Syracuse University Magazine






Syracuse

Kenneth A. Shaw, Chancellor

Sandi Tams Mulconry 75, Associate Vice President for University Communications; Publisher

Jeffrey Charboneau G99, Executive Director of Creative Services;
Executive Editor

EDITOR
Jay Cox

ART DIRECTOR
Laurie Cronin 81

ASSOCIATE EDITORS
Amy Speach Shires

ASSISTANT EDITORS
Margaret Costello, Kate Gaetano,
David Marc

DESIGNER
Amy McVey

WEB PAGE DESIGNER
W. Michael McGrath

PRODUCTION COORDINATOR
Jennifer Merante

CLASS NOTES COORDINATOR
Velita Chapple

STUDENT INTERNS
Kristiana Glavin ’04, Lauren Morth ’04,
Linda Ober ’05, Wanfeng Zhou G’04

CONTRIBUTORS
Lindsay Beller G’03, Edward Byrnes, Patrick Farrell G’87, Mary Beth Horsington, Amy Mehringer, Cynthia Moritz ’81, Kevin Morrow, Tom Raynor, Kelly Homan Rodoski, Christine Yackel G’75

Syracuse University Magazine (USPS 009-049, ISSN 1065-884X) Volume 20, Number 4, is an official bulletin of Syracuse University and is published four times yearly: spring, summer, fall, and winter by Syracuse University, Syracuse NY 13244. It is distributed free of charge to alumni, friends, faculty, and staff. Periodical postage paid at Syracuse, NY, and additional mailing offices.

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OTHER MAGAZINE BUSINESS: Syracuse University Magazine, 820 Comstock Avenue, Room 308, Syracuse NY 13244-5040. Telephone: 315-443-2233; Fax: 315-443-5425. E-mail: jacox@syr.edu. Web site: sumagazine.syr.edu.

Contents 2003 Syracuse University, except where noted. Opinions expressed in Syracuse University Magazine are those of the authors and do not necessarily represent the opinions of its editors or policies of Syracuse University.

Postmaster: Send address corrections to 820 Comstock Avenue, Room 009, Syracuse NY 13244-5040.

UNIVERSITY MISSION

To promote learning through teaching, research, scholarship, creative accomplishment, and service.

UNIVERSITY VISION

To be the leading student-centered research university with faculty, students, and staff sharing responsibility and working together for academic, professional, and personal growth.

OpeningRemarks

Worldly Expectation

James Yang      

Whether you’re a member of the Class of ’54 looking forward to celebrating your 50th reunion, or a member of the Class of ’04 getting ready to graduate, you have one thing in common: You’re part of a Syracuse University community that stretches around the globe and across generations. And it’s likely you hold fond memories of the place that helped shape who you are today.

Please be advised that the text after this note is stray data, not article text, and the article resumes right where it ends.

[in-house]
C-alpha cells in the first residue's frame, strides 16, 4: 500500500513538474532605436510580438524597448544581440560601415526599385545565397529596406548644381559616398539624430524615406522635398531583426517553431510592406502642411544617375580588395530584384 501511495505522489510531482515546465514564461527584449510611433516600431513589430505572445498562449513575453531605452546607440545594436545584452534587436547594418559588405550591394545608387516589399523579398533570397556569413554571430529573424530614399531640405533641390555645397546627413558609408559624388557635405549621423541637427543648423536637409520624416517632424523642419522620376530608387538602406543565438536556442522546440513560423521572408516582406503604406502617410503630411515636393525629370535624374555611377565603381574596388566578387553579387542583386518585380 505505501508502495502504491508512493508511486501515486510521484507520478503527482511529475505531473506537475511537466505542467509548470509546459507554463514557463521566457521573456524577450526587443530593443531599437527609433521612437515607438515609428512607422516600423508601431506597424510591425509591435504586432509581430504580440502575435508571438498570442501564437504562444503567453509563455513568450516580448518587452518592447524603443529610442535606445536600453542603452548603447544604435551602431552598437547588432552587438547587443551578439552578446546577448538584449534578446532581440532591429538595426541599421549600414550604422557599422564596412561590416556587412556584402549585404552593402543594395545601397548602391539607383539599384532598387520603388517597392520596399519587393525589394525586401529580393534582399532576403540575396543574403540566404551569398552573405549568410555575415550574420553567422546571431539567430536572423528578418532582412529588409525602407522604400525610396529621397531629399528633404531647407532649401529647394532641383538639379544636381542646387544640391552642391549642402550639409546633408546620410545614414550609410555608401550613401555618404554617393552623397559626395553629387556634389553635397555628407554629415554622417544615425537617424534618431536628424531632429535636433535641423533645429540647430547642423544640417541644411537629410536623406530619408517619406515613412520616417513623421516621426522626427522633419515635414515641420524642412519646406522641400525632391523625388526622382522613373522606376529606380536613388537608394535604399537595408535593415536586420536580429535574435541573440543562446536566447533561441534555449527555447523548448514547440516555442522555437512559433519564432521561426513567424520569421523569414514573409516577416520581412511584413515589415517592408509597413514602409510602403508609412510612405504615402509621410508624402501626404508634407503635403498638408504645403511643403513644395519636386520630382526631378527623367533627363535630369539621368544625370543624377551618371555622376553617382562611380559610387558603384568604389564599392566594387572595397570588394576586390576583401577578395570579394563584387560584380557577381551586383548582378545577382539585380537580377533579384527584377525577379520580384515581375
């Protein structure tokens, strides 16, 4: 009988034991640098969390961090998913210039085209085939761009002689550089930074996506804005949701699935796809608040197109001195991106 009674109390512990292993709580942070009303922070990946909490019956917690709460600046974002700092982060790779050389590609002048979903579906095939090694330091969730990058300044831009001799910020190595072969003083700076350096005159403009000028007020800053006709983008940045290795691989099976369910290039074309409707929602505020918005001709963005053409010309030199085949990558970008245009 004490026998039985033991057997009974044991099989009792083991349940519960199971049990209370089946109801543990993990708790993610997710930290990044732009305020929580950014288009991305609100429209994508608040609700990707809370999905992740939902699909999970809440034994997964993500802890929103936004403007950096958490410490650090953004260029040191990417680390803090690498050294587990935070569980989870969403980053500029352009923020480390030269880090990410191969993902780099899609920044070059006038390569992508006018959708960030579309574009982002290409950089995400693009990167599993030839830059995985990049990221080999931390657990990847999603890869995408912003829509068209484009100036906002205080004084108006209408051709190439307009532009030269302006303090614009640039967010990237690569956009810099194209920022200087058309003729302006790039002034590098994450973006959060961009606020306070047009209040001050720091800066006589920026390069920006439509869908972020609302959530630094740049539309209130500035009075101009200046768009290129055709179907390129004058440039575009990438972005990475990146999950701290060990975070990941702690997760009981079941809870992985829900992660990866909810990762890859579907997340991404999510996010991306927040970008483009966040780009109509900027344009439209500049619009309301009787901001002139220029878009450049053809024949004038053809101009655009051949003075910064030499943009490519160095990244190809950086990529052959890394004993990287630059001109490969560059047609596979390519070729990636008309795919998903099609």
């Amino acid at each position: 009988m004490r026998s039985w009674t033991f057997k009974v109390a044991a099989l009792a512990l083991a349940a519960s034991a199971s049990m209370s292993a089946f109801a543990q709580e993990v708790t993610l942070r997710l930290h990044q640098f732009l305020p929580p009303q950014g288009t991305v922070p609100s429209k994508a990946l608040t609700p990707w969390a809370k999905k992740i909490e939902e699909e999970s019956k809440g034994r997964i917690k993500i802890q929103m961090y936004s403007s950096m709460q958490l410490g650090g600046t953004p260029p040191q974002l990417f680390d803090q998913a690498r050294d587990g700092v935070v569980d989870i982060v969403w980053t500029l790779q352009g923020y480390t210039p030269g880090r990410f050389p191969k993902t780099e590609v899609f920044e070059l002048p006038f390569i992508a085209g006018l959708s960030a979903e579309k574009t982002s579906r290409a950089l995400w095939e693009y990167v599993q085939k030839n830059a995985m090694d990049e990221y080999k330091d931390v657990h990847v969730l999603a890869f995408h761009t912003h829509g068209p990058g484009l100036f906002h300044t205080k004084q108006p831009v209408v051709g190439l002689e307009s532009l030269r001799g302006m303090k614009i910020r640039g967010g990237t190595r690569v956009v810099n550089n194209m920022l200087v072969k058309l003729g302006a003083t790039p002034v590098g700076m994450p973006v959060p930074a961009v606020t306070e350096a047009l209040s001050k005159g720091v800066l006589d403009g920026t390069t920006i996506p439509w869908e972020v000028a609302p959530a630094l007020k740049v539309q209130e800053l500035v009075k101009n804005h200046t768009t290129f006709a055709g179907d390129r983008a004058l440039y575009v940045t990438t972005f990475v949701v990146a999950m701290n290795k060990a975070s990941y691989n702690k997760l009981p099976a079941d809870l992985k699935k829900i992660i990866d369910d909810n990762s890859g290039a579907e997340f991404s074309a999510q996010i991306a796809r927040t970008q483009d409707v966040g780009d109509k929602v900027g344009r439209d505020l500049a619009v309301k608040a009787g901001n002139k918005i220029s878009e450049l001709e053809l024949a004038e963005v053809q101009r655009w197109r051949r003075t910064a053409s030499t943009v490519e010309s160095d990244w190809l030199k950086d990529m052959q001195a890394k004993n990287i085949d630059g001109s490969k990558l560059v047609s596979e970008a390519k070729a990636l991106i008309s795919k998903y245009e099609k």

As you comb through this issue, you may be struck by the recollections of alumni who cite the University for having a profound impact on their lives. JoAnn Heffernan Heisen ’72 says Syracuse changed her life and notes that her experience with the Division of International Programs Abroad in Florence gave her a “whole new perspective on the world.” José Cruz ’99 credits the University with providing him enough scholarship support so that he didn’t “struggle financially” here or once he entered the working world. Wall Street legend Marty Whitman ’49 recently gave SU one of its largest gifts ever. Like thousands of others from his generation, he attended SU on the GI Bill and is thankful to SU for giving him his start and sparking his lifelong interest in learning and business. Joe Lampe ’53, G’55, retiring chair of the SU Board of Trustees, speaks of SU with great affection and recalls the enduring friendships that he established and the positive influence that faculty had on him. He has dedicated countless hours to working on behalf of the University.

Along with their devotion to SU, the alumni featured in this issue, as well as thousands more, never forgot their Syracuse roots and have passed on their enthusiasm. They established scholarships, donated money, taught seminars, provided students with internships, volunteered on advisory boards, and participated in other SU-related activities. No matter where they have gone in life, Syracuse has remained a part of them. This reflects positively on SU and also shows a strong connection to the Hill that, in some cases, has flourished for more than a half-century. Ultimately, it is their generosity that helps keep the University on track. Without their support, SU would be a different place. There would be no new buildings going up on campus; there would be little thought of endowing professorships to attract premiere faculty; and there would be few opportunities for students with limited financial means to enroll here.

As all of you know, a college education isn’t cheap. It would be nice if receiving a college education today was a given. But it’s not. Instead, it remains a privilege. So whatever members of the SU community do to enhance the education of today’s students should be considered blessings. It’s also important to remember that, more than anything, SU’s tradition of support and generosity continually creates positive experiences for students. And one day these students, in turn, will lend a hand to the next generation studying on the Hill, carrying on a tradition of giving that leads to the experiences of a lifetime.

—Jay Cox
Editor

 

 

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